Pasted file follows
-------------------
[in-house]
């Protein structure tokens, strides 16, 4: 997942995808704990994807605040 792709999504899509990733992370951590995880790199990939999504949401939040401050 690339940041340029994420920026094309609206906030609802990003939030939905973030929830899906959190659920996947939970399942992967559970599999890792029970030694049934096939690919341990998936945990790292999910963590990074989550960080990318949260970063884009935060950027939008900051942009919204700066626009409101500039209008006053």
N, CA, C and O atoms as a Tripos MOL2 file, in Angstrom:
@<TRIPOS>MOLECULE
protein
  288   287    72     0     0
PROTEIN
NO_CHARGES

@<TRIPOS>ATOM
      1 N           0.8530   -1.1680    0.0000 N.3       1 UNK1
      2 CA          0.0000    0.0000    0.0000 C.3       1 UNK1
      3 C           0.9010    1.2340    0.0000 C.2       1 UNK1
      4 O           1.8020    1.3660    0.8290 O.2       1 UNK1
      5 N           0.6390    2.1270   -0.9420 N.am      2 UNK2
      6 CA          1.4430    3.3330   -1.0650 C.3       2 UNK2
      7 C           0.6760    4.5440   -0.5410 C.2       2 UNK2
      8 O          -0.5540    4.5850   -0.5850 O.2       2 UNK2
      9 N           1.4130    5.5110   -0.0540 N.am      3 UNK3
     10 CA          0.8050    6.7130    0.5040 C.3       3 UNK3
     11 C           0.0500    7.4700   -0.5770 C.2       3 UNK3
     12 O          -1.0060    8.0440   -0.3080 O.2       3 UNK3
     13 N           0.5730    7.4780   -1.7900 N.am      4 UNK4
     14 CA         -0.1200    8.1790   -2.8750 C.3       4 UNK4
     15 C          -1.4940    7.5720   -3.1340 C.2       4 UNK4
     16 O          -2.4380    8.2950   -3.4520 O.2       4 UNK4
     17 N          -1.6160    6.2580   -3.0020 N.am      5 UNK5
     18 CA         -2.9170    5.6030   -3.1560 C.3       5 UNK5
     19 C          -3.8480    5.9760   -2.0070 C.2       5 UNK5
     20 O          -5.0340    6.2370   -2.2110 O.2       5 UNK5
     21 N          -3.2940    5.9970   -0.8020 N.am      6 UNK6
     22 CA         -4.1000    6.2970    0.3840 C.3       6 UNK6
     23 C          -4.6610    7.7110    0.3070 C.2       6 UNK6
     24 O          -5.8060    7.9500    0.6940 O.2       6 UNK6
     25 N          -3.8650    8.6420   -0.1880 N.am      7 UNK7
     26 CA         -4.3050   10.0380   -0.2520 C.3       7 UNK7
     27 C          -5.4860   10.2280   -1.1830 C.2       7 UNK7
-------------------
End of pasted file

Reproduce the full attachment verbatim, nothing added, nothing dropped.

[in-house]
């Protein structure tokens, strides 16, 4: 997942995808704990994807605040 792709999504899509990733992370951590995880790199990939999504949401939040401050 690339940041340029994420920026094309609206906030609802990003939030939905973030929830899906959190659920996947939970399942992967559970599999890792029970030694049934096939690919341990998936945990790292999910963590990074989550960080990318949260970063884009935060950027939008900051942009919204700066626009409101500039209008006053």
N, CA, C and O atoms as a Tripos MOL2 file, in Angstrom:
@<TRIPOS>MOLECULE
protein
  288   287    72     0     0
PROTEIN
NO_CHARGES

@<TRIPOS>ATOM
      1 N           0.8530   -1.1680    0.0000 N.3       1 UNK1
      2 CA          0.0000    0.0000    0.0000 C.3       1 UNK1
      3 C           0.9010    1.2340    0.0000 C.2       1 UNK1
      4 O           1.8020    1.3660    0.8290 O.2       1 UNK1
      5 N           0.6390    2.1270   -0.9420 N.am      2 UNK2
      6 CA          1.4430    3.3330   -1.0650 C.3       2 UNK2
      7 C           0.6760    4.5440   -0.5410 C.2       2 UNK2
      8 O          -0.5540    4.5850   -0.5850 O.2       2 UNK2
      9 N           1.4130    5.5110   -0.0540 N.am      3 UNK3
     10 CA          0.8050    6.7130    0.5040 C.3       3 UNK3
     11 C           0.0500    7.4700   -0.5770 C.2       3 UNK3
     12 O          -1.0060    8.0440   -0.3080 O.2       3 UNK3
     13 N           0.5730    7.4780   -1.7900 N.am      4 UNK4
     14 CA         -0.1200    8.1790   -2.8750 C.3       4 UNK4
     15 C          -1.4940    7.5720   -3.1340 C.2       4 UNK4
     16 O          -2.4380    8.2950   -3.4520 O.2       4 UNK4
     17 N          -1.6160    6.2580   -3.0020 N.am      5 UNK5
     18 CA         -2.9170    5.6030   -3.1560 C.3       5 UNK5
     19 C          -3.8480    5.9760   -2.0070 C.2       5 UNK5
     20 O          -5.0340    6.2370   -2.2110 O.2       5 UNK5
     21 N          -3.2940    5.9970   -0.8020 N.am      6 UNK6
     22 CA         -4.1000    6.2970    0.3840 C.3       6 UNK6
     23 C          -4.6610    7.7110    0.3070 C.2       6 UNK6
     24 O          -5.8060    7.9500    0.6940 O.2       6 UNK6
     25 N          -3.8650    8.6420   -0.1880 N.am      7 UNK7
     26 CA         -4.3050   10.0380   -0.2520 C.3       7 UNK7
     27 C          -5.4860   10.2280   -1.1830 C.2       7 UNK7